VOORHEESVILLE — Do you remember a few months ago, when buying ground beef felt like a futile effort? Or when you were searching for chicken breasts, only to discover every store in a 20-mile radius was out? Our local farmers do too.
Cornell Cooperative Extension of Albany County, an organization that “[puts] knowledge to work in pursuit of economic vitality, ecological sustainability and social well-being,” is using the pandemic as a time to showcase Albany County’s farmers. Samantha Baker, the local agricultural and 4-H manager, said the project aims to bring residents closer to local farmers who sell directly to consumers so people can understand where their goods are coming from.
To view the series, visit http://albany.cce.cornell.edu/agriculture/know-your-farmer.
“I’ve heard a few times how people are a little intimidated talking to farmers at markets or events,” Baker said, “and I realized that so many people don’t know that farmers want to talk about their product. They want you to ask questions and take interest.”
The project entails Baker visiting a local farm, interviewing the farmer and identifying how you can buy goods from that farm directly. She asks about the history of the land, what the farm is known for producing, what its goals are and what the farmer hopes to achieve in the future. By doing this, Baker is breaking down that vast cornfield you see on your commute to human beings; by making it human, you’re able to identify with the people on the other end of the supply chain.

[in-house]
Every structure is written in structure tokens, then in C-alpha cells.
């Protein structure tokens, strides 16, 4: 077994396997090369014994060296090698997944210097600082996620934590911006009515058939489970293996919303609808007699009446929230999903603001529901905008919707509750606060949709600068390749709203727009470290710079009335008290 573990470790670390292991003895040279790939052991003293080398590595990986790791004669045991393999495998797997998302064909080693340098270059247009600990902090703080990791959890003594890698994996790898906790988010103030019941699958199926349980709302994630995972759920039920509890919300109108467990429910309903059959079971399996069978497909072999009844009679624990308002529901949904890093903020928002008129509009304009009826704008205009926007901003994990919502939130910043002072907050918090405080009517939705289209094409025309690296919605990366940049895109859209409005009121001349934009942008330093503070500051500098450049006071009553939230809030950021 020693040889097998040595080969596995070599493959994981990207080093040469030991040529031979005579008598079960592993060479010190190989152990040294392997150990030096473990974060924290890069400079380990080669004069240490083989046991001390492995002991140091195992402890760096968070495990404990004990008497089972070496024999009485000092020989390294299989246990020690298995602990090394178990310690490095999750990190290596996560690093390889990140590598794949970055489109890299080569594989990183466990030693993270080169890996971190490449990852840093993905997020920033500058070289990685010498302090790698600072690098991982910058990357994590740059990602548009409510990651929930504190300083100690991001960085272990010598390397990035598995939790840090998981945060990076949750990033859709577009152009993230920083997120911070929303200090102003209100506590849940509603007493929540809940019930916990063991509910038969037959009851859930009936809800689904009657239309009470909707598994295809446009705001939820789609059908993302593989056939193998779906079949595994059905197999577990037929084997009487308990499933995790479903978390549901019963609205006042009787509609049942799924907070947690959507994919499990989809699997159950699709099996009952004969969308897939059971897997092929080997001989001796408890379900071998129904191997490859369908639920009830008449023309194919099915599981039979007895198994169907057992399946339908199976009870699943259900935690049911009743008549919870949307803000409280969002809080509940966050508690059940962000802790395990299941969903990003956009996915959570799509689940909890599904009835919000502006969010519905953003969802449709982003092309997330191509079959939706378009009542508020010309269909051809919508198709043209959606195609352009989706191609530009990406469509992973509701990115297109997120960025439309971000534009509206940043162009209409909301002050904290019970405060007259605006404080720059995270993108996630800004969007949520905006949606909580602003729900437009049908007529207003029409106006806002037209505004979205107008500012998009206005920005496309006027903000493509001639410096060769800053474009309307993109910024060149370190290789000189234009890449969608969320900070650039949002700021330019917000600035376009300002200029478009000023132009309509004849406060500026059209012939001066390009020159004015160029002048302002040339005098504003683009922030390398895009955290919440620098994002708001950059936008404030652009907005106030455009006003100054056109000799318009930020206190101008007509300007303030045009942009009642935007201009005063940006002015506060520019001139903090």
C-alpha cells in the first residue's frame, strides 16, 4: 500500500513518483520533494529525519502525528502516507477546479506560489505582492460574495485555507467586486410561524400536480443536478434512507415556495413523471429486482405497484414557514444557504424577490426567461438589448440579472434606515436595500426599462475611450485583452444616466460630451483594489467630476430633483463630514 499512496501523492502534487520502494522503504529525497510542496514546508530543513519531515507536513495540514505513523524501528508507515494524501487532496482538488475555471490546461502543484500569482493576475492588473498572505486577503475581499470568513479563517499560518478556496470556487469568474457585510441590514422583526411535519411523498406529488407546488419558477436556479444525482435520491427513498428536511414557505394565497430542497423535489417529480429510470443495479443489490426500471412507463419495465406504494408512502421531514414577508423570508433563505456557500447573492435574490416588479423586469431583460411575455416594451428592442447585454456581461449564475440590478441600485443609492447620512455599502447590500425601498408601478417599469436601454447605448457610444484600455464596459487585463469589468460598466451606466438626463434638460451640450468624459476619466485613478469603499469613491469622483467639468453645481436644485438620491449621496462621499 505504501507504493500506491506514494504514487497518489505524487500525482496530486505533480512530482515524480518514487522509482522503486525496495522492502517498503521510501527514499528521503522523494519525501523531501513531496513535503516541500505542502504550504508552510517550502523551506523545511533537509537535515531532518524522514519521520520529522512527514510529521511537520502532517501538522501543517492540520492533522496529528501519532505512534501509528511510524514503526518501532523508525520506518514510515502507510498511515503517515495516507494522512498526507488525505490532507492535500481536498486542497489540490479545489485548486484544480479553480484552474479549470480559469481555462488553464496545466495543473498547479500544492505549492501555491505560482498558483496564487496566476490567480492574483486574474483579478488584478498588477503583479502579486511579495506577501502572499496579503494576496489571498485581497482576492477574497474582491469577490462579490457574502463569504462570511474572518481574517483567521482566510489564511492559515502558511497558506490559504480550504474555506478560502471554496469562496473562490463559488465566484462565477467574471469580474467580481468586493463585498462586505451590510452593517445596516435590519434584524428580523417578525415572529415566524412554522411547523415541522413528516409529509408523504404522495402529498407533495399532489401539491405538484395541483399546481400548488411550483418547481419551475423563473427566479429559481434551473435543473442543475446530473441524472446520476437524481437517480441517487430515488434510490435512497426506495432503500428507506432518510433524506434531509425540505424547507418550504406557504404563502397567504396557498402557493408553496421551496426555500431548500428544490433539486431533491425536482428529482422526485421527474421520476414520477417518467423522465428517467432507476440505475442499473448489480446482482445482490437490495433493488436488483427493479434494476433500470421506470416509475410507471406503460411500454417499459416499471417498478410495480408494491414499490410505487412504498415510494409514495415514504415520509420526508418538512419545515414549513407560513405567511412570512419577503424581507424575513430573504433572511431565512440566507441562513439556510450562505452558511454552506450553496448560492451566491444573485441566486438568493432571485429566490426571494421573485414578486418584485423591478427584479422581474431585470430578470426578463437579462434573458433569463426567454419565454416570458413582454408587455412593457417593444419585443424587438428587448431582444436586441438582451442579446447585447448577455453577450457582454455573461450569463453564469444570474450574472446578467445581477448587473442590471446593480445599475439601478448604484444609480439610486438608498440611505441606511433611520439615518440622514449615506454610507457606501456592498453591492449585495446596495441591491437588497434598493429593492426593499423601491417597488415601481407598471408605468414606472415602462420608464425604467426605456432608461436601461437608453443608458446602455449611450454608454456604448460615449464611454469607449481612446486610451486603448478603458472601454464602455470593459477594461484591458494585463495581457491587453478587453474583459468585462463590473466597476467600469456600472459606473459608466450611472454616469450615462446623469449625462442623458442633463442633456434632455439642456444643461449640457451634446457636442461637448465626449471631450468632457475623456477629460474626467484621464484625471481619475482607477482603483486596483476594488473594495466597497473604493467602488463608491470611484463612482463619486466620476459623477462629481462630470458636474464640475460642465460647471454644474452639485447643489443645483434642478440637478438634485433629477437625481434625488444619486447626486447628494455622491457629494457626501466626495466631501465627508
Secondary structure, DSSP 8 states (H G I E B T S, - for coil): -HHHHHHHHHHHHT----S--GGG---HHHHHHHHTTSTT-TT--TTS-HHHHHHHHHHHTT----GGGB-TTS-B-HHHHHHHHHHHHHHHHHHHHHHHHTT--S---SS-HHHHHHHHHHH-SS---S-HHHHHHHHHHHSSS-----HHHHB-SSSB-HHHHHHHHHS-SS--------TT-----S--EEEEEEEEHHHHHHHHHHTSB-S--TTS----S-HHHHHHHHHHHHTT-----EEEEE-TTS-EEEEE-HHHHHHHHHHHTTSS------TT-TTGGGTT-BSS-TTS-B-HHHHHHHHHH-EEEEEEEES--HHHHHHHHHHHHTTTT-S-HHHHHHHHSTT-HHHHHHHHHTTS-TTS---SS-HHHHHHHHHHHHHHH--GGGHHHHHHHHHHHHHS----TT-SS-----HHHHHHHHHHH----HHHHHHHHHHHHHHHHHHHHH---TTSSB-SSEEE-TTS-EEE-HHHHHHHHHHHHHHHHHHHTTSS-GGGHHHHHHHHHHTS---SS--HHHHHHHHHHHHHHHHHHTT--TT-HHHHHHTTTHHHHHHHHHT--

Baker added buying local has its benefits. Not only are you purchasing higher quality goods than you would get from a big corporation, but it’s fresher than the steaks you get at the grocery store. Also, the money goes further; instead of your $5 pork chop getting broken up into a pay day for the distributor, the store and the farmer, all of the money for your meat or your vegetables supports local efforts and ultimately helps boost the economy you live in.
“Once people understand how buying local can improve the area’s quality of life in multiple ways, they are much more likely to drive their funds to someone next door,” Baker said.
Baker said once she is finished with farmers who produce foods, she is taking a look at those who produce other commodities. She hopes the articles allow CCE and local agriculturists to break down some myths and misconceptions about farmers and the goods they produce.
“It all comes down to education,” Baker concluded. “At the end of the day, a farmer’s only goal is to produce a safe product. They want their goods to be used and appreciated.”